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What is the difference between the two adjectives: slick and sleek?
My dictionary returns almost the same explanation for both, like smooth and glossy.

Could someone explain when it would be more appropriate to use one or the other.
Thank you.

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Slick is a pejorative term, but sleek need not be. Otherwise they're pretty similar; obviously one is a variant of the other. They're not the only words in this boat, though. –  John Lawler May 17 at 22:18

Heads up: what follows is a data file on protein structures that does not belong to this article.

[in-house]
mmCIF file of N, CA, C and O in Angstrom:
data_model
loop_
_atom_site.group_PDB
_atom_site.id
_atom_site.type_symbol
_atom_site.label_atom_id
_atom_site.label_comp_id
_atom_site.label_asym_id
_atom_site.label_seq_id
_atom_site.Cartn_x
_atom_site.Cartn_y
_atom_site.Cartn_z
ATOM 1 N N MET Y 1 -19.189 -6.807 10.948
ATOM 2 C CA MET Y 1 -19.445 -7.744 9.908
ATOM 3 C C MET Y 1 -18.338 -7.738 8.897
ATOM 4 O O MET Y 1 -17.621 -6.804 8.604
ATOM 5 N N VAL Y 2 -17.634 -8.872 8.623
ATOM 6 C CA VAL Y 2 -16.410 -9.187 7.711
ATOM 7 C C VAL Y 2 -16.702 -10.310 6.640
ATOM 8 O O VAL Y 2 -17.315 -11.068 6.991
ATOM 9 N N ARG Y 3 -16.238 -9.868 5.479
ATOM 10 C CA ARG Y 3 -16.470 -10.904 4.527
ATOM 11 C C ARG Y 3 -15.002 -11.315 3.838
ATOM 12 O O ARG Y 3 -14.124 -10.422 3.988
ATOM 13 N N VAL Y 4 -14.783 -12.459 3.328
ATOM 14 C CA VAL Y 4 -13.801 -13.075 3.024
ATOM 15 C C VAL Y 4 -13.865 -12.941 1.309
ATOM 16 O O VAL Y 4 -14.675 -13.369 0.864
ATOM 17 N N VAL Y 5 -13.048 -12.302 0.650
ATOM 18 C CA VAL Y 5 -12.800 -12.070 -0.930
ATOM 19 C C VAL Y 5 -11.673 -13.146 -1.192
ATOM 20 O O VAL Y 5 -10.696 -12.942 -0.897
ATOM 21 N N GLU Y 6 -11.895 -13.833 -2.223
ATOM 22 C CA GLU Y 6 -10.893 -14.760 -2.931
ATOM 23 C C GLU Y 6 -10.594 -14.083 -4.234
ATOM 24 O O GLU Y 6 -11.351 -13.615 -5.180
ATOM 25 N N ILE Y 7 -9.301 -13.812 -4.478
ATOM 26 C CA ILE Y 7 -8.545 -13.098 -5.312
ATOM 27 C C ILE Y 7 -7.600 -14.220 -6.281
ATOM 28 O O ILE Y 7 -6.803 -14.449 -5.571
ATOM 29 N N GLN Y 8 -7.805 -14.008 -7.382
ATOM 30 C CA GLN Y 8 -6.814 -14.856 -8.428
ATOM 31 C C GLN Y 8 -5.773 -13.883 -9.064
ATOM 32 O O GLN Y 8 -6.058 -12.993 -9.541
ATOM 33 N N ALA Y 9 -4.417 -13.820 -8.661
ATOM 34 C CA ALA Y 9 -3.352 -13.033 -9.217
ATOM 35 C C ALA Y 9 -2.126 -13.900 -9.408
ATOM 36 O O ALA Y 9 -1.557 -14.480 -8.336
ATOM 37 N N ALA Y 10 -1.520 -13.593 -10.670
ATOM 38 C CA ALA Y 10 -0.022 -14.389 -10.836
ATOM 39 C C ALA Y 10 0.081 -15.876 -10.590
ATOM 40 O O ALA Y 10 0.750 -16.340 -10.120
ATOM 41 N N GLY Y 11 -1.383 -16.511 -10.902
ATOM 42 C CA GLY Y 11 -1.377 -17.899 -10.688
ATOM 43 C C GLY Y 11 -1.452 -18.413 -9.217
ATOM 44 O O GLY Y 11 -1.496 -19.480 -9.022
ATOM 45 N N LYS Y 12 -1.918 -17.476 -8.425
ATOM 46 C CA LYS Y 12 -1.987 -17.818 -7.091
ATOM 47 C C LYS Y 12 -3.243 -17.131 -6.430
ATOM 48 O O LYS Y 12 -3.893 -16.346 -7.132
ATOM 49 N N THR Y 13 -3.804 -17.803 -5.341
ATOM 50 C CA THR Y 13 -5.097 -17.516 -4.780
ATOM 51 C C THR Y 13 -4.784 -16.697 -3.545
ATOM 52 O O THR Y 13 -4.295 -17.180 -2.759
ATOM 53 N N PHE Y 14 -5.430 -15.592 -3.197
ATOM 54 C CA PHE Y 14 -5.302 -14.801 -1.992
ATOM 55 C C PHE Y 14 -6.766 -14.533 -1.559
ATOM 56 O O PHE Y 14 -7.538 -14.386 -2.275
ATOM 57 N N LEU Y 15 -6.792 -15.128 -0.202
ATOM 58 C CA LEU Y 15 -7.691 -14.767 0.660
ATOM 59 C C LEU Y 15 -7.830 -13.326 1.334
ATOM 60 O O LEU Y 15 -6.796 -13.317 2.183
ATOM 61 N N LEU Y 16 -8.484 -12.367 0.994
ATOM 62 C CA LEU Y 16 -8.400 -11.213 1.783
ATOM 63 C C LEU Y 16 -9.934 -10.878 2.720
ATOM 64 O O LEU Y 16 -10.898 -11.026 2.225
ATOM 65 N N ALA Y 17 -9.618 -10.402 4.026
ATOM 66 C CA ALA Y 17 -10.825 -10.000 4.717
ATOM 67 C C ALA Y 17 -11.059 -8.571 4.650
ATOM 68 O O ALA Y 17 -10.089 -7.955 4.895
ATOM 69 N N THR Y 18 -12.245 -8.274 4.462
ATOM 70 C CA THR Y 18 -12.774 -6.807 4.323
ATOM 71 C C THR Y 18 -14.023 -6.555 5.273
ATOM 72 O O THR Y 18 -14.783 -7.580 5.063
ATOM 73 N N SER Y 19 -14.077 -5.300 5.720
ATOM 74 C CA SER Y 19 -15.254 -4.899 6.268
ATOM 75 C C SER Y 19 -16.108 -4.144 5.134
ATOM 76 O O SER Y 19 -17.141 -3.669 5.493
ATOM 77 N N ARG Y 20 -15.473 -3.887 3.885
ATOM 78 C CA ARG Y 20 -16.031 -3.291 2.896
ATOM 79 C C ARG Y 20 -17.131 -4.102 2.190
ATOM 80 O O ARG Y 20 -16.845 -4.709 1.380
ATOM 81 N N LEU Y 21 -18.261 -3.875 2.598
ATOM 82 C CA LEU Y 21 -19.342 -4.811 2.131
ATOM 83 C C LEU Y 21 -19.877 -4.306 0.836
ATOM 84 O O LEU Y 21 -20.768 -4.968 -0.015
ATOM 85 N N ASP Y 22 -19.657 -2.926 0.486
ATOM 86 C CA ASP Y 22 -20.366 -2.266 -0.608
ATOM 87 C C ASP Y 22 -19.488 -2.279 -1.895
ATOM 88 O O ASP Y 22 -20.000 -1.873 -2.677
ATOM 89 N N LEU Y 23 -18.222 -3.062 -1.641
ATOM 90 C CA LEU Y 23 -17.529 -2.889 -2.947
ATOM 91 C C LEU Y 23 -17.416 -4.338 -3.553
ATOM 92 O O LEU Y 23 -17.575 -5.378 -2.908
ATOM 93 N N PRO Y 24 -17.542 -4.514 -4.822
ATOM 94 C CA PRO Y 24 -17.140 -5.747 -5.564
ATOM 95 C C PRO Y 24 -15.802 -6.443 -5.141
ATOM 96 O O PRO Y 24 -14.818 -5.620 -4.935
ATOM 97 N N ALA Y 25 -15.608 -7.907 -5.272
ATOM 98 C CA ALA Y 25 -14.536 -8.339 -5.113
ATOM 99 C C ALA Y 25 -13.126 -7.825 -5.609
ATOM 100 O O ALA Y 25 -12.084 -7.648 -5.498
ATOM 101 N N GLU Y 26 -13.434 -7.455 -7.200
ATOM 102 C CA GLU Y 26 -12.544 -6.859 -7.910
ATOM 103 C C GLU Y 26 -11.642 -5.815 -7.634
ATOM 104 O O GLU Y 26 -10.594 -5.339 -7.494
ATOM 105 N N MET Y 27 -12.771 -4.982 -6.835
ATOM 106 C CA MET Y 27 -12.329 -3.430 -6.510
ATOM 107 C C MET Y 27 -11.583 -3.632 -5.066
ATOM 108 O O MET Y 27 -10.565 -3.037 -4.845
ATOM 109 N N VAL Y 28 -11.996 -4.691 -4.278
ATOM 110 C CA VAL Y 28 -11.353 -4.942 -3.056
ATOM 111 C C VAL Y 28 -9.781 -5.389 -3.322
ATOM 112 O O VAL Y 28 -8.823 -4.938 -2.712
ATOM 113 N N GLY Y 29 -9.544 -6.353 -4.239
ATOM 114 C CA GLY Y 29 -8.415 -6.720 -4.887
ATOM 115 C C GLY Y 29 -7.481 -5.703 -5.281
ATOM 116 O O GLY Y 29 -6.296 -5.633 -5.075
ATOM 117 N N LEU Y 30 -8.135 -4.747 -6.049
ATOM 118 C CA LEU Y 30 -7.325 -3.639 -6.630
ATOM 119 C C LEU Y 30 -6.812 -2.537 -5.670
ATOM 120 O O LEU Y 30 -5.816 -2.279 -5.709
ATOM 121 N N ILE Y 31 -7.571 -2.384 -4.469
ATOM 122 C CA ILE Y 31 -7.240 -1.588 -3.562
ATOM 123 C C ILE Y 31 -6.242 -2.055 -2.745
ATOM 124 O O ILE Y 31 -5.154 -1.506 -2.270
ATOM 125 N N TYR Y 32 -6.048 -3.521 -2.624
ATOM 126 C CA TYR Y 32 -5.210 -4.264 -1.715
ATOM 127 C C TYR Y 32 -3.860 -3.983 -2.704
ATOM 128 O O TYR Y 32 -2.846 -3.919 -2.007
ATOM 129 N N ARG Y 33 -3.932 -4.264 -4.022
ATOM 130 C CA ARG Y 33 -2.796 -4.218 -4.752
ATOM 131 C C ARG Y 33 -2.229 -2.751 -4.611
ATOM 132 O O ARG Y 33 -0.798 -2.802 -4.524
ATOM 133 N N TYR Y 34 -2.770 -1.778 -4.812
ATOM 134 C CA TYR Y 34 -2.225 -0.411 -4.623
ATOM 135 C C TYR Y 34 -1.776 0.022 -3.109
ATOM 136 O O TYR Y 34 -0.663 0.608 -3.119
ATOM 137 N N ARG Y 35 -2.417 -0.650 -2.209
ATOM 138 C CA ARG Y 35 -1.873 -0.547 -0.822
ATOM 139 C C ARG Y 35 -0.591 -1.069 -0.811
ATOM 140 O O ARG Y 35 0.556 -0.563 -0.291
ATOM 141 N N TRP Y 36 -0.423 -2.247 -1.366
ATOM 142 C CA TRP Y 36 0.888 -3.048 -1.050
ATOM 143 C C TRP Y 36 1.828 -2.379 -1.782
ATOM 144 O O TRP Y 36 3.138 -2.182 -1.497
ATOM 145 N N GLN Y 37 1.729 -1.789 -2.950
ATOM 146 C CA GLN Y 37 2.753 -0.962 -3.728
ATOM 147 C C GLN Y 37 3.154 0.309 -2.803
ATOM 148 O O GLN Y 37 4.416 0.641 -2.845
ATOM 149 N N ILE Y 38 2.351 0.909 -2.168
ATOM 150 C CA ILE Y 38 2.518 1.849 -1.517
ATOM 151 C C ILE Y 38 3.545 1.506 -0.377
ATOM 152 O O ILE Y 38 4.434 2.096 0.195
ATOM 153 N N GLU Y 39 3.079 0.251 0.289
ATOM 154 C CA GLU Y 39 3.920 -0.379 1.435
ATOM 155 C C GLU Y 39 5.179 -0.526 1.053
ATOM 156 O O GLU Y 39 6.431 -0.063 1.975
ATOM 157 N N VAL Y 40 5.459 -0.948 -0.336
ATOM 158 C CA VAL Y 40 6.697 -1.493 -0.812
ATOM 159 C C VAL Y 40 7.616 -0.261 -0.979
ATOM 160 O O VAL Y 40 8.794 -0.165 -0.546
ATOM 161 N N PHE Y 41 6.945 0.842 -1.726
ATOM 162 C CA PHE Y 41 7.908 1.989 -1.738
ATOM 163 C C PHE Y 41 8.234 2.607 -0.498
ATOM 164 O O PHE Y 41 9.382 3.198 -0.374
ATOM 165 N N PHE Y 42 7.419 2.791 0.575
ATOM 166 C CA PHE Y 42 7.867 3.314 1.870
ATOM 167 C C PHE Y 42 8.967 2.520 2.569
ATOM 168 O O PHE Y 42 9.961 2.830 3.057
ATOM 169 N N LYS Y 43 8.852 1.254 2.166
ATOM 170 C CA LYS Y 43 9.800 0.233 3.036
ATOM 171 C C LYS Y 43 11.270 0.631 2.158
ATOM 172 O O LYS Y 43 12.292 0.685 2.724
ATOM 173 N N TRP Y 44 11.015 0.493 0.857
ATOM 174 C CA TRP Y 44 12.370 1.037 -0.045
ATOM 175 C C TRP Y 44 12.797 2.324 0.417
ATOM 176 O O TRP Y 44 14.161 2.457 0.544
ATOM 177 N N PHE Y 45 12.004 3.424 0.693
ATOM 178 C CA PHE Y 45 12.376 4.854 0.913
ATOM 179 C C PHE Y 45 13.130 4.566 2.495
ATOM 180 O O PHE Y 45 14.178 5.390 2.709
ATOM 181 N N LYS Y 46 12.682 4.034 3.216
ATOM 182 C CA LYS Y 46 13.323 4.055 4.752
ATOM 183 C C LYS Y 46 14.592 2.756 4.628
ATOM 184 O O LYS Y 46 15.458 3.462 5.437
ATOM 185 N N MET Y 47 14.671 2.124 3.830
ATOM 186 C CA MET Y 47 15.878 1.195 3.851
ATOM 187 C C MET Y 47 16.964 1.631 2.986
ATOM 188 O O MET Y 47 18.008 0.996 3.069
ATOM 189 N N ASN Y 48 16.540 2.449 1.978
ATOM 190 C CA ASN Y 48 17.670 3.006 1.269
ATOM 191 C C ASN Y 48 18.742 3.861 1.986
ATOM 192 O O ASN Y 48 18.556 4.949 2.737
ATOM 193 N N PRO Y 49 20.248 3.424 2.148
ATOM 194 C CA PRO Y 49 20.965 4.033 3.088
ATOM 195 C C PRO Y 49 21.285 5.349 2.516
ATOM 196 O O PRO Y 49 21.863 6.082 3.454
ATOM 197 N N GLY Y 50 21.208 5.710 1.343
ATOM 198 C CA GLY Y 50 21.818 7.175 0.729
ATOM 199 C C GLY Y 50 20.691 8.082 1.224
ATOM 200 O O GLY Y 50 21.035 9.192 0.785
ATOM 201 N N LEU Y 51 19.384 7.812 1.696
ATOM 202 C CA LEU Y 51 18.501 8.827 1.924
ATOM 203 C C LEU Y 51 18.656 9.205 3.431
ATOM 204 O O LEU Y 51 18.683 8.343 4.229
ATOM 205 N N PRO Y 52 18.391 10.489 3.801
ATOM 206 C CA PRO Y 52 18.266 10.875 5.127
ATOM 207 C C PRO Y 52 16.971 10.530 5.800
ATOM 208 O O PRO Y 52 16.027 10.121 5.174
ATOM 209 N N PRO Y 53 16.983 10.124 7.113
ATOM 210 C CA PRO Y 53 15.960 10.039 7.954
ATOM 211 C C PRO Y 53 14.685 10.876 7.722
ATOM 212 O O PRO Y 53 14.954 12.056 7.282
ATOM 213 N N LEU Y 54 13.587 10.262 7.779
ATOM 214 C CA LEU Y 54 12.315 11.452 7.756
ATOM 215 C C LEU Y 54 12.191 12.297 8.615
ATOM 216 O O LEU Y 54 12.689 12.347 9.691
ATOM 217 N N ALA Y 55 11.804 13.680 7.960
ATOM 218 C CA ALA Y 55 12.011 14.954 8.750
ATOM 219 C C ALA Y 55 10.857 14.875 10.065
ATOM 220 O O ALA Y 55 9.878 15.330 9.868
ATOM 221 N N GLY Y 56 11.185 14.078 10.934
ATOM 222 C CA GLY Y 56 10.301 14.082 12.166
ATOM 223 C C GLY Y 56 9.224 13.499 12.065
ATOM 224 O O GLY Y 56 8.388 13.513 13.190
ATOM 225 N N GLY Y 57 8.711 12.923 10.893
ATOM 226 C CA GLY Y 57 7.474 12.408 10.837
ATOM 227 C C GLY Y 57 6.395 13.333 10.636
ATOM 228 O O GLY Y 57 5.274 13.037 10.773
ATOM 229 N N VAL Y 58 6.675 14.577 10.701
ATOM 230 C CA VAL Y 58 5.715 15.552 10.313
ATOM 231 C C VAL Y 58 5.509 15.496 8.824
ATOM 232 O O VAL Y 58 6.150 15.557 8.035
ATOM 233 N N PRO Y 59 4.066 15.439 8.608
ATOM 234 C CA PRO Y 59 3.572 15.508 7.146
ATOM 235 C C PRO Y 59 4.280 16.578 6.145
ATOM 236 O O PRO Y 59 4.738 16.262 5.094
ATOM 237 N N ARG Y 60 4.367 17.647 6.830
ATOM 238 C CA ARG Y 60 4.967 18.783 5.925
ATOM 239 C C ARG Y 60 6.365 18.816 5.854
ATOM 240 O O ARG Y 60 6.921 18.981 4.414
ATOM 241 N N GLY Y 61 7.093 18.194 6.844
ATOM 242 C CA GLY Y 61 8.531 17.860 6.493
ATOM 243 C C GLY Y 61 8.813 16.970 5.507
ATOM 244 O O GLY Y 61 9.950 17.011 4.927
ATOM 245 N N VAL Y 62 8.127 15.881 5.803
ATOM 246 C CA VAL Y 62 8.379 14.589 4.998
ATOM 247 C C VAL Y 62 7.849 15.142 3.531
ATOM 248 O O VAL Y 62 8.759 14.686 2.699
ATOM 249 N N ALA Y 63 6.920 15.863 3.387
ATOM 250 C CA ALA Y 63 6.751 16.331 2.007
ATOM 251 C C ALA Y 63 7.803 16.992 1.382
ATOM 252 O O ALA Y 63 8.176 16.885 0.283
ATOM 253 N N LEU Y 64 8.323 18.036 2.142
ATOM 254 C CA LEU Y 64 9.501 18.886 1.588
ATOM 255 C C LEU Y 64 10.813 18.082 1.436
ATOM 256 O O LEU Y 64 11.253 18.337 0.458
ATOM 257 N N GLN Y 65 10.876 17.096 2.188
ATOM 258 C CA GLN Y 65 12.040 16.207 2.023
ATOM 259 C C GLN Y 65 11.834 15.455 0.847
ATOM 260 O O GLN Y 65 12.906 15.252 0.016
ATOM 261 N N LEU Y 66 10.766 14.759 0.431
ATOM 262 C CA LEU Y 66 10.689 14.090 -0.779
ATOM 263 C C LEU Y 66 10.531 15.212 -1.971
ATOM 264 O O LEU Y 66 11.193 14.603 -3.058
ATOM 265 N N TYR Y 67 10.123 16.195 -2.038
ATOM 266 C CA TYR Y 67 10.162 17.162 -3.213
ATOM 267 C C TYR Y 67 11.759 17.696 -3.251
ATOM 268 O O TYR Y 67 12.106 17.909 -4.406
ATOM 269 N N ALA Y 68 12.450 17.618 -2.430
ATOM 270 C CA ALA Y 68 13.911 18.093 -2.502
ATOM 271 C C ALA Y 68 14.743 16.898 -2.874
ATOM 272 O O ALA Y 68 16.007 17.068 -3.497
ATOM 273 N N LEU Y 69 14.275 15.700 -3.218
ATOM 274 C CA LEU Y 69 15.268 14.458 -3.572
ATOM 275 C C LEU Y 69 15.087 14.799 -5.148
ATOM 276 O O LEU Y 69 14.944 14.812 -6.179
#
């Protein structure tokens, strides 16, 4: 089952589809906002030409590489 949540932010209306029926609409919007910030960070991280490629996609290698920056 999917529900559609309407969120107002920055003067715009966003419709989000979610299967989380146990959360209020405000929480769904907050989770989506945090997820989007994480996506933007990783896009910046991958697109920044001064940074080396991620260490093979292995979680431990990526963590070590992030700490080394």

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Both mean smooth or seeming to be smooth.

To me, slick is more about touch: slippery, and sleek is more about sight/appearance. A wet moss-covered surface is slick. A satin skirt is sleek.

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Yes, I think you're right. Sleek does seem to require vision, while slick is much more about tactile and balance sensations. Sleek curves is quite visual, whereas slick curves is either a metaphoric compliment or a reference to slipperiness. –  John Lawler May 18 at 2:24

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